Law firms by nature are creatures of the adversarial process, but sometimes they find cooperation can be the best course to solving a problem for others.
“There was a problem that was presented regarding birth certificates for same-sex parents that are married,” said Stephanie Richter, senior website and digital marketing specialist at Thompson Coburn. “Whenever they have a child, there is a lot of confusion over how to fill out the birth certificate because there is a space for mother and a space for father, and that’s it.”
That prompted Richter’s firm to partner with Bryan Cave Leighton Paisner in the Global Legal Hackathon, an event that unfolded simultaneously in St. Louis and 45 other cities worldwide in which lawyers, programmers and others had only one weekend to devise a tech solution to a legal-practice problem. Their team came up with a website that can help new parents find resources and get answers via a decision tree that asks various questions to determine a couple’s exact situation.
“It seems very simple, but it is a very complex problem, and if you don’t fill this thing out correctly, [parents] could lose their rights,” said Richter. “So it has huge implications.”
BCLP was equally eager to address the issue.
“I think St. Louis is an area of thriving communities when it comes to things like technology and forward-thinking, innovative approaches to business and certainly a legal structure that can accommodate it,” said Christian Zust, director of the Client Technology Group at BCLP.
The result of the work at the hackathon was called “B-Ceen,” short for Birth Certificate Education and Navigation. The program was inspired in part by the real-life story of Kristi Smith, a member of BCLP’s Global Innovation Team, who encountered confusion when asking the hospital whether both she and her wife could sign their arriving child’s birth certificate.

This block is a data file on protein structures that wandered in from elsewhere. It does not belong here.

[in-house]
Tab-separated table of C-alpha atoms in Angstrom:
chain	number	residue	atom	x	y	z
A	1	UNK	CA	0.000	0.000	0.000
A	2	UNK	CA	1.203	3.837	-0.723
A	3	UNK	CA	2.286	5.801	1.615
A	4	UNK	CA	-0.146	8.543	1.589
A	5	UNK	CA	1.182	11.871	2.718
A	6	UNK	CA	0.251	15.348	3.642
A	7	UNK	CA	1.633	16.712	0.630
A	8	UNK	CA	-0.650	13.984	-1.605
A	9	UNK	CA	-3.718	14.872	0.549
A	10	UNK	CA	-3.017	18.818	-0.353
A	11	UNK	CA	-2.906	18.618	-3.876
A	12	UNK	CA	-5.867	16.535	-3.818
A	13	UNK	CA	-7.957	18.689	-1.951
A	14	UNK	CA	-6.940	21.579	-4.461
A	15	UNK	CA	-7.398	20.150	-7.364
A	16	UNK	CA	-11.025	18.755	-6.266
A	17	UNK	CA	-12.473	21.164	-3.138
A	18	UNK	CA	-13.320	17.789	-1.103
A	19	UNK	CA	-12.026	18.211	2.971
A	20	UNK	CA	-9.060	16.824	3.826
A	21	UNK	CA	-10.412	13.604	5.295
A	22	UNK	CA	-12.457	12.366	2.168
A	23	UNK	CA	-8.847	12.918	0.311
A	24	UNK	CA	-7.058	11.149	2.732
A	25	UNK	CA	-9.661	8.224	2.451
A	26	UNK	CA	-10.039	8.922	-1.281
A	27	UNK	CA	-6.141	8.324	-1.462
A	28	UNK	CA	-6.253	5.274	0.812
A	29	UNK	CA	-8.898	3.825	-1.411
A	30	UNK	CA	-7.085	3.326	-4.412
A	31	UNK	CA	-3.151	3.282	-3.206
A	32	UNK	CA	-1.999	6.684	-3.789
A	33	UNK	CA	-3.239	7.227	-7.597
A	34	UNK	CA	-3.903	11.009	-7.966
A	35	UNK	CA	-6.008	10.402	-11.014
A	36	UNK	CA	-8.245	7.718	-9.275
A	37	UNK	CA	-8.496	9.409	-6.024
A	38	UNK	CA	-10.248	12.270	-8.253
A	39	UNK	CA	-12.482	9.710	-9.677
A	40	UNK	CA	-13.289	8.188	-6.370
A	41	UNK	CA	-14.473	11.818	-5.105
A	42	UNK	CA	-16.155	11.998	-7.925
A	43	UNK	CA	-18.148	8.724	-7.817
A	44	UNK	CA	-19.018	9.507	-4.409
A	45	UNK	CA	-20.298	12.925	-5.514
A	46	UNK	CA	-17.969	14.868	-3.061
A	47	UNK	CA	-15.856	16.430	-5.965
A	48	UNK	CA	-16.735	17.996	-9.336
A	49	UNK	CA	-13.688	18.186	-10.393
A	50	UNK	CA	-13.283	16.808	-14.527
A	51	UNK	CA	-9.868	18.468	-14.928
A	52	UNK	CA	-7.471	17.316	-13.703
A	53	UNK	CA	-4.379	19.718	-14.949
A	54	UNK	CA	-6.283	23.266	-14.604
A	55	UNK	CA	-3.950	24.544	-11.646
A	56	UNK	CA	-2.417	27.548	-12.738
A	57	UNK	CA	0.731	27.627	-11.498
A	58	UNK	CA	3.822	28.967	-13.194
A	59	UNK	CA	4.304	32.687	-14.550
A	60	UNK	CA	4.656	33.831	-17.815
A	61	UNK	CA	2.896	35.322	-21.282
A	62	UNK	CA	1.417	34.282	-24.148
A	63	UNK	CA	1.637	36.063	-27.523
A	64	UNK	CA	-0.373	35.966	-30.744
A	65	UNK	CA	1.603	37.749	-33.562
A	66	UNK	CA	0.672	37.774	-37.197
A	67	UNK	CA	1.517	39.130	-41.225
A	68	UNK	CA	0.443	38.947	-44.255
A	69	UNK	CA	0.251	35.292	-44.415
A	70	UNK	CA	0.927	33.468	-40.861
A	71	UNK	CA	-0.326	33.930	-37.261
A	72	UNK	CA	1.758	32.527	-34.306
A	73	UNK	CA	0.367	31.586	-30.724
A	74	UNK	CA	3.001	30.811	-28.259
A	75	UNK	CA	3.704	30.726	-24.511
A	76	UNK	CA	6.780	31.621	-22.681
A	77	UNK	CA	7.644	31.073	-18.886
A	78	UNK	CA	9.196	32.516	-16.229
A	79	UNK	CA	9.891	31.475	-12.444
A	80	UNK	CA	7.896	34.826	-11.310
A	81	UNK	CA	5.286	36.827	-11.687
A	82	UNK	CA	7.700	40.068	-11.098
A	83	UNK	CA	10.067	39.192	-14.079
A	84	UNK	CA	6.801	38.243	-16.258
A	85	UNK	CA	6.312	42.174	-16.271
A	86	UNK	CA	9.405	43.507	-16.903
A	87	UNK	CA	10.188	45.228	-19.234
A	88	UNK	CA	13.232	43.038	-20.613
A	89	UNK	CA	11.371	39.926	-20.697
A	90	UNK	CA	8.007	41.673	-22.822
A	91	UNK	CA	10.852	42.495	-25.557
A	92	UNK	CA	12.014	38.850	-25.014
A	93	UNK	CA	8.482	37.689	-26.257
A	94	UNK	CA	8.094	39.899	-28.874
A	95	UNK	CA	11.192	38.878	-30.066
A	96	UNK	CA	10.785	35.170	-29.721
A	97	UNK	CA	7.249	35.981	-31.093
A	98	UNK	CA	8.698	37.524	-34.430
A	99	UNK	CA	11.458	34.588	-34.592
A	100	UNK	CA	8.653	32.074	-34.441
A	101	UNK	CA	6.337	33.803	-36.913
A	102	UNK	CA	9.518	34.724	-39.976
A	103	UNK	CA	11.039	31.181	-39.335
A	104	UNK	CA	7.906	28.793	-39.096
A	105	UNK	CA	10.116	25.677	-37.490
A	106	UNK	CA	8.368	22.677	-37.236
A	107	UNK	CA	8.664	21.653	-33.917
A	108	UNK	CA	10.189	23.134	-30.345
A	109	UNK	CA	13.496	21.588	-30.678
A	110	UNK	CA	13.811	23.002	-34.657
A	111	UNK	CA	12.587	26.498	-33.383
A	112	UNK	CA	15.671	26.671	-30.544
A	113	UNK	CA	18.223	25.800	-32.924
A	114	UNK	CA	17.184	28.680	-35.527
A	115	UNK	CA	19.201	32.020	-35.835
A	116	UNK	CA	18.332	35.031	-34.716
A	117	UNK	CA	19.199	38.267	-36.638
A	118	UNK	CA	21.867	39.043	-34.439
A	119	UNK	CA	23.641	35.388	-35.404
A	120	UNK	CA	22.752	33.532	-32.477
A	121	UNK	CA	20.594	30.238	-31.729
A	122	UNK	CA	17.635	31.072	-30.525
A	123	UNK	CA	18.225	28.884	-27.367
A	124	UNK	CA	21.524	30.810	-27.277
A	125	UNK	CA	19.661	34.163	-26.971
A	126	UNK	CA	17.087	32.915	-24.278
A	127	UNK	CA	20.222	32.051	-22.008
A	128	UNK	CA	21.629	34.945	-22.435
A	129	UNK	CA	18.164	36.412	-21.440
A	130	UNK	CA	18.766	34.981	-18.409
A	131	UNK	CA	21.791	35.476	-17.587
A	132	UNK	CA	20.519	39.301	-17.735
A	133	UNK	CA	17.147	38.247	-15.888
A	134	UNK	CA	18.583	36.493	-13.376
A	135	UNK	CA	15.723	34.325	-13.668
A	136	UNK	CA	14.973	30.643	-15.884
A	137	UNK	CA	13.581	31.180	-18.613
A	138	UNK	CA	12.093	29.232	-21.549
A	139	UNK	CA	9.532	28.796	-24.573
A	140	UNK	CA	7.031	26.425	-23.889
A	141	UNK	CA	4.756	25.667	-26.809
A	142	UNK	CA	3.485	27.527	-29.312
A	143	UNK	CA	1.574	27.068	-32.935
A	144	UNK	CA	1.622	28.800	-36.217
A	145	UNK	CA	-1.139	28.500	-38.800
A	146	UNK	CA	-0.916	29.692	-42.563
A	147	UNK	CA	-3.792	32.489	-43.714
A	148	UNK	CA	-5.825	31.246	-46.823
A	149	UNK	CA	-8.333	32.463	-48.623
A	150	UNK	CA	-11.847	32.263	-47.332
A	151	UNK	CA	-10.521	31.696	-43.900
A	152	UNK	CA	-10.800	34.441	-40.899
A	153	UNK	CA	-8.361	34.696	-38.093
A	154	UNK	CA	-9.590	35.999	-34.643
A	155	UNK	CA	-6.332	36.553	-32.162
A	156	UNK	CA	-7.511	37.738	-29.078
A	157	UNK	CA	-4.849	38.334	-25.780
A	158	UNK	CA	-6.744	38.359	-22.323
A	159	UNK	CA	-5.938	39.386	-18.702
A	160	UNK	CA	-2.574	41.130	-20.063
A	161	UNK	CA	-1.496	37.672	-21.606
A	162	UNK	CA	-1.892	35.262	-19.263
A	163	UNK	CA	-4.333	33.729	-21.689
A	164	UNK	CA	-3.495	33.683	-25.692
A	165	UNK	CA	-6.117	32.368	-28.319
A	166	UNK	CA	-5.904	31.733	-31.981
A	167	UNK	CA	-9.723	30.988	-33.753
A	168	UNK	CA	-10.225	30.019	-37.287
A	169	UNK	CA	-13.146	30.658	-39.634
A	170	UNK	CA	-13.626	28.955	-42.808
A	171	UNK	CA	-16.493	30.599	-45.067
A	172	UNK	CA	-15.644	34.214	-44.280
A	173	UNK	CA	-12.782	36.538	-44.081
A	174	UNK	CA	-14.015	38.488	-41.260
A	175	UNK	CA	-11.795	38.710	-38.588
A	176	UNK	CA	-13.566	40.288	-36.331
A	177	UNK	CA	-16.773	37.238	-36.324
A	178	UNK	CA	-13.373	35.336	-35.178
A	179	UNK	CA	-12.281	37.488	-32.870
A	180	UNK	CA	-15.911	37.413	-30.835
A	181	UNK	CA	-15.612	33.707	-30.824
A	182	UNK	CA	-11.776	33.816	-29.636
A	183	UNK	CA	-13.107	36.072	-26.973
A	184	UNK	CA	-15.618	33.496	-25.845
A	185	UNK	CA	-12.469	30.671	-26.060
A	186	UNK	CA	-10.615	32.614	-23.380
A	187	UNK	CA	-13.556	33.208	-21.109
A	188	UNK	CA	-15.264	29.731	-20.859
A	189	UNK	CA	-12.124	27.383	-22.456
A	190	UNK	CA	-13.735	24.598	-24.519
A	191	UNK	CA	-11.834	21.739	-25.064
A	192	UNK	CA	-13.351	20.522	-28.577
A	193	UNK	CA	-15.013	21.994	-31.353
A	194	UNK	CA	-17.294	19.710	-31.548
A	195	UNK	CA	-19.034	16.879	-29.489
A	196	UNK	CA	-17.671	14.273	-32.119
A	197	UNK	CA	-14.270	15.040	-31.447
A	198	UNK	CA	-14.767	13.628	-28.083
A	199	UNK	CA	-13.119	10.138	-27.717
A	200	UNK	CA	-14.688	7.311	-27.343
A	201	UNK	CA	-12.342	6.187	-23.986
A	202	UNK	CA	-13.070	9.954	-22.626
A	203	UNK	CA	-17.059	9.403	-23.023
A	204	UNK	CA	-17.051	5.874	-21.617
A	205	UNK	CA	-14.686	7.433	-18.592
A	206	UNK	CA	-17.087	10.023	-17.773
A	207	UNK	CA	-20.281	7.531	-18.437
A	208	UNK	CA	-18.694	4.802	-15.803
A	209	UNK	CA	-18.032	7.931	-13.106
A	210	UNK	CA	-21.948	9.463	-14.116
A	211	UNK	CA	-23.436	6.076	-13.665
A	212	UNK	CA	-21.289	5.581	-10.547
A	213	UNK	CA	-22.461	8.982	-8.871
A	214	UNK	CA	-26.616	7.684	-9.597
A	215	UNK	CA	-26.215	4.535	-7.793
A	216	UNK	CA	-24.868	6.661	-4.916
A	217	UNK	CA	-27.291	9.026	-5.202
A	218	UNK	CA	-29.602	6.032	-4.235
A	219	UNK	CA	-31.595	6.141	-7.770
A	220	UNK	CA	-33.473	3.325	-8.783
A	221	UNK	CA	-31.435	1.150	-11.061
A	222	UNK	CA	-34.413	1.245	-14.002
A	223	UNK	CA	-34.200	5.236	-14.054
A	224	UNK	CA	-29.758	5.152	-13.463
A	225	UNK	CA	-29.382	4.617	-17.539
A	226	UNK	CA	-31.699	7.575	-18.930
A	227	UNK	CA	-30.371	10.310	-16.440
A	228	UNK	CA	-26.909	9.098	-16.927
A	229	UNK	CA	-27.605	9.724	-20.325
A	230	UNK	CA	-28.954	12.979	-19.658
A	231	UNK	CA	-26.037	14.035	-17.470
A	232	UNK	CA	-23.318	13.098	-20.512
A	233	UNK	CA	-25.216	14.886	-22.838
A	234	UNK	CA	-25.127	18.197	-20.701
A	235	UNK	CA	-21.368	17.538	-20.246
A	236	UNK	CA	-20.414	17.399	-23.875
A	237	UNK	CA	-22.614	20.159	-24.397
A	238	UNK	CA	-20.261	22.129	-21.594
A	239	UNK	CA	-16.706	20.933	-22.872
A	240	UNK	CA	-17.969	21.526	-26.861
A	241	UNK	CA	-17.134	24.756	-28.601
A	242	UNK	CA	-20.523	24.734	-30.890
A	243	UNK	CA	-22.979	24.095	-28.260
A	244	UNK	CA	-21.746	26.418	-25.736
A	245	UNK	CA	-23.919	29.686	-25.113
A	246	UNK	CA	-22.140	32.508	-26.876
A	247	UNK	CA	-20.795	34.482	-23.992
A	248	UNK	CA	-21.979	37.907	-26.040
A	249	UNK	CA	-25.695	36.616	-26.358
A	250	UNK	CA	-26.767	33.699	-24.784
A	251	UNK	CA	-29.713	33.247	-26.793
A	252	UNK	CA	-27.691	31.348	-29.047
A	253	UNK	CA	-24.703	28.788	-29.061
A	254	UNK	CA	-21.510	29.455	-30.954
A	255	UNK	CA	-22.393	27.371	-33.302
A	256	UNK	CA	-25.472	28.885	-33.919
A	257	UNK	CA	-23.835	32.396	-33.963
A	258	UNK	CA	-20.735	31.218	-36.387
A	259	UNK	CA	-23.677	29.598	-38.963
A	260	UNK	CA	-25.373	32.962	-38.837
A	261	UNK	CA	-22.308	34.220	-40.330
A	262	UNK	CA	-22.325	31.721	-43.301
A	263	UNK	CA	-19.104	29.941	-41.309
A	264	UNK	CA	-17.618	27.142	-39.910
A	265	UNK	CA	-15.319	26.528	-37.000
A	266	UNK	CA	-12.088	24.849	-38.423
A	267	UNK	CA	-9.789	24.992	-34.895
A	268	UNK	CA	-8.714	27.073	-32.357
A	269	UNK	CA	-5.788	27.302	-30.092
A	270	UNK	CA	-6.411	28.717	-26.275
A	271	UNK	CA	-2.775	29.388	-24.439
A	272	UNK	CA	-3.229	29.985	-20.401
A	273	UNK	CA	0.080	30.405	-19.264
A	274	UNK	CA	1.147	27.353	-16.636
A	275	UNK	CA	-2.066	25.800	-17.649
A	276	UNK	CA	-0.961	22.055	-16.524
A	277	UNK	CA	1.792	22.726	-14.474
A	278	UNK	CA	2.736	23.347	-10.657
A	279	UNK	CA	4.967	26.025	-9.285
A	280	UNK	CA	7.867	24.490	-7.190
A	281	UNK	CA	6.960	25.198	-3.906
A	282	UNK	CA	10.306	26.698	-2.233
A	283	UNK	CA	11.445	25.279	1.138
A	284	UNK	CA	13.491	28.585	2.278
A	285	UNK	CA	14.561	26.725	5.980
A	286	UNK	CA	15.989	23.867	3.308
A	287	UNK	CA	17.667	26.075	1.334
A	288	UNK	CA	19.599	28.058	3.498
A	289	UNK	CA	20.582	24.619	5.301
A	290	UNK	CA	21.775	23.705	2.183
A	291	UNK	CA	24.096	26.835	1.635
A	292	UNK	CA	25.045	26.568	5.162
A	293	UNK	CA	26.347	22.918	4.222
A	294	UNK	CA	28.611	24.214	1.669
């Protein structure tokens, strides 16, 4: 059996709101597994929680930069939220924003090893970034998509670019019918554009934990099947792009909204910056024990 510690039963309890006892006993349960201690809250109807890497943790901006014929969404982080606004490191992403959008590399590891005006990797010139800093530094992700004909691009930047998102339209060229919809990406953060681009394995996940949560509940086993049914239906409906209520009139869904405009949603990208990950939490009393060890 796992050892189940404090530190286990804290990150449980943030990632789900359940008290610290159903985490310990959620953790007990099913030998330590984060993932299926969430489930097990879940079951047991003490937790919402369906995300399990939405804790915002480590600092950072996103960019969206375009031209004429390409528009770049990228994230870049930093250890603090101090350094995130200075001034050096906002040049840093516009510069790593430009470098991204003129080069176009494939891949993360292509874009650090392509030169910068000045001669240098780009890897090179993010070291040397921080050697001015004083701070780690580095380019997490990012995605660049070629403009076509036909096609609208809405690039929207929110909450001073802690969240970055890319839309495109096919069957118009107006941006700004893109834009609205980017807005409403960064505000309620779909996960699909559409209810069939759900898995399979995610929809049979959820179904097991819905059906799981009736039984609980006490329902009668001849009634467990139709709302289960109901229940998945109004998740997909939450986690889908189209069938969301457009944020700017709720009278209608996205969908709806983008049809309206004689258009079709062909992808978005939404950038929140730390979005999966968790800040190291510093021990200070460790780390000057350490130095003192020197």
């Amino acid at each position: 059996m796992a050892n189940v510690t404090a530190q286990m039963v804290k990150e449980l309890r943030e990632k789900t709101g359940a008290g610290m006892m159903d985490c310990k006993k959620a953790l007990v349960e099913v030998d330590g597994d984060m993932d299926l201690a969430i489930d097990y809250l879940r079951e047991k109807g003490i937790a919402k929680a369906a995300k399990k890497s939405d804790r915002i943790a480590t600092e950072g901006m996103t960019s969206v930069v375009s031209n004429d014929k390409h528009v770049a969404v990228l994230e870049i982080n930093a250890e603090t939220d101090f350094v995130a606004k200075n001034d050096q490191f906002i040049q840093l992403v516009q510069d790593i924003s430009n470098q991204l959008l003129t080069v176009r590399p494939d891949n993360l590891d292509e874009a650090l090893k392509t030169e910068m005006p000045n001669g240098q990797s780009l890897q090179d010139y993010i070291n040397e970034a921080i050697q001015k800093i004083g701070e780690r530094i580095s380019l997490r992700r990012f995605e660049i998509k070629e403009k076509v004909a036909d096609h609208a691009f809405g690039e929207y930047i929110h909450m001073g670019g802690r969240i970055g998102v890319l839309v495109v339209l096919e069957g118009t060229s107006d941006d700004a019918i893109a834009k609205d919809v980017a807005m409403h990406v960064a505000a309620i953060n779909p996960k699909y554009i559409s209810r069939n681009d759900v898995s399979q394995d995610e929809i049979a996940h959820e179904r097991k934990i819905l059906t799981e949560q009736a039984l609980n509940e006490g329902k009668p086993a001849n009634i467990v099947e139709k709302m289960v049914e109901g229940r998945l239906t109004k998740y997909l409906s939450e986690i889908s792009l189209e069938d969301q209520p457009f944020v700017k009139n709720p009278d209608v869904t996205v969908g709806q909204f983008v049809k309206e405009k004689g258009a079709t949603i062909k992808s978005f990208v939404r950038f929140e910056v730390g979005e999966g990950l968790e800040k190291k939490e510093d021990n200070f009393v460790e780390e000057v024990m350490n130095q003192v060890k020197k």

B-Ceen aims to make that process easier for future parents.
“At the end, they are given some resources,” said Richter. “These are some options. Here are some people you can contact. It is just to help them out because this is a scary time. There is a lot of uncertainty, and if there is one simple thing we can do, we want to do it.”
Zust hopes to see it expand to other areas of the country.
“What we would love for this program to do would be to be a place where a same-sex couple from any state would be able to come and get information pertinent to their specific situation that they can rely on as being correct,” he said.
At the moment, B-Ceen is still in progress. But both firms hope to bring it online soon and perhaps even develop it into an app. It aims to cover a variety of issues, including steps to take before a baby is delivered, state laws regarding birth certificates and ways to amend existing documentation.
Teams from both firms said they are happy to work together to fix a problem faced by thousands of families.
“We just think that the collaboration between our two firms, putting aside any sort of history or competitiveness that we have in order to do something really awesome for our community, is so important and special,” said Richter. “That’s why we want to celebrate it.”
Added Zust: “It really is calling on not only the law firms in the community but the way we are looking to combine different constituents that have a commitment to resolving some of the same issues and helping some of the same causes, really bringing together the strengths they all bring to bear.”
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